Making a digital “Chop” on Painter X

    “A chop is a square seal with which the Chinese emperors, and later commoners too, signed their documents and letters. Pressed first into ink, which was often bright red, the chop leaves an identifying imprint, originally in wax or clay but now on paper. This definition does not convey the traditions that have grown around the chop since it first appeared in the Shang Dynasty over 3,000 years ago. Down through the centuries, chops were embellished with characters and elegantly mounted on handles carved from jade or some other stone….”

Why not make a digital chop?



I chose the above  image from my lute iconography file, and opened it on Painter, cloning it, and closing the original. (How cautious I have become since trashing a favorite original by mistake!) Then I selected “quick clone”, which places a piece of virtual tracing paper over your image. I toggled the transparency of the paper to around 50%, and using “pencil”,  loosely sketched the forms beneath. I decided I rather liked the broad lines, but that it needed a little more “attitude”.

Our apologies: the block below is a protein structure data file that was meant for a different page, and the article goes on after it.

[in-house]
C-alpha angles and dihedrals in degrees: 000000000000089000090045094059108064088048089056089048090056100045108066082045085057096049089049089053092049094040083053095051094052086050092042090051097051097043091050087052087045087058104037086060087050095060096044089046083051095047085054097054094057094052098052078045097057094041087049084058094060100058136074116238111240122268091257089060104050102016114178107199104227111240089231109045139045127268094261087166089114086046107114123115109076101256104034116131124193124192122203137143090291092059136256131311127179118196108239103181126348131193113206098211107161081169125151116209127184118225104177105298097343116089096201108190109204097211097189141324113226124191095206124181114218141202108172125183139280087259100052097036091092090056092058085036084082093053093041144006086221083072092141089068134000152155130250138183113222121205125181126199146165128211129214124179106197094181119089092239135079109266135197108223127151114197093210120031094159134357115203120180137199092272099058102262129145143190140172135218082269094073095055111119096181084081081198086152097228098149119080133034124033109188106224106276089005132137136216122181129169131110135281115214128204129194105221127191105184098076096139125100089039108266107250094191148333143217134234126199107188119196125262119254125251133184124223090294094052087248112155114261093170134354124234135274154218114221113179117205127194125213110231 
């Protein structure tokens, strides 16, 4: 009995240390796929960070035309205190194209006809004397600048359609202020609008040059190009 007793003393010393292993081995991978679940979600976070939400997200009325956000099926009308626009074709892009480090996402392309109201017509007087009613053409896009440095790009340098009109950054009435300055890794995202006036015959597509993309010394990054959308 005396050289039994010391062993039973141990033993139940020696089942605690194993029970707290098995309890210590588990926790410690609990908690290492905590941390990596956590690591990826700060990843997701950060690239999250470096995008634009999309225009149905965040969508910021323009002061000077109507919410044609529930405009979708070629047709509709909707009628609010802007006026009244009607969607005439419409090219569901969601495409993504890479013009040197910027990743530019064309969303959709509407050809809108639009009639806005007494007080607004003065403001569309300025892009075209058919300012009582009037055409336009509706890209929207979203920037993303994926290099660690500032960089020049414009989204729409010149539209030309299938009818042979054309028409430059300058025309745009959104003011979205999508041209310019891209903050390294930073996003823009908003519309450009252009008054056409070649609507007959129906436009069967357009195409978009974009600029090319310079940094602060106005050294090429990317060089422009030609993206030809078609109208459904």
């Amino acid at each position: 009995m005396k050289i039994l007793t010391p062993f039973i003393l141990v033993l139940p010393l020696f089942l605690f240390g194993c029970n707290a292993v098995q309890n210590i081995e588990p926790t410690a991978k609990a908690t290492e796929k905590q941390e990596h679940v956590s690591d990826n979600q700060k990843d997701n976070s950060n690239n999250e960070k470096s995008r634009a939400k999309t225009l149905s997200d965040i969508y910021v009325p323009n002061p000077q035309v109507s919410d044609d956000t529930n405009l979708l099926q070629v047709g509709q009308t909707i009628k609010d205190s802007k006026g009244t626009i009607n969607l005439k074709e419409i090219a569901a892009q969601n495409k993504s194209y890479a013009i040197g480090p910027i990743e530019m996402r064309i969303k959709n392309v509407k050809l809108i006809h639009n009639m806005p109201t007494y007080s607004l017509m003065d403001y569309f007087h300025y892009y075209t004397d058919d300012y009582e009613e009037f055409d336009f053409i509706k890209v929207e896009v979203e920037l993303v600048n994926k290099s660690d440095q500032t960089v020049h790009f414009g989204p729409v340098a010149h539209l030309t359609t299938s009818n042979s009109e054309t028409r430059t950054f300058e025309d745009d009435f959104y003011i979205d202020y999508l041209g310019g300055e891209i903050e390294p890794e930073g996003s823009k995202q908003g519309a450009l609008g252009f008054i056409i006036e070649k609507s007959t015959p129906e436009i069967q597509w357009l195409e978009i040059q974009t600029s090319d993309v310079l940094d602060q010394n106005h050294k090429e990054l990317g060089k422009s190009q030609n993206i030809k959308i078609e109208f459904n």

Under “effects”, I played around with “woodcut” settings, settling on proportions that remind me a bit of “molas” from the San Blas Islands, with their even distribution of positive and negative shapes. Can you still see the musician serenading his lady?


Then using Effects>surface control>color overlay, I dyed the negative spaces red, and declared it a Chop! All that remained was to shrink it to the size of a postage stamp, and to save it on my desktop in Jpeg, for copying and pasting onto emails.




3 Responses to “Making a digital “Chop” on Painter X”

  1. Very good! It’s on my list to do. Karol

  2. Cool idea, I must try this 😉


  3. Garfield Estabrook Says:

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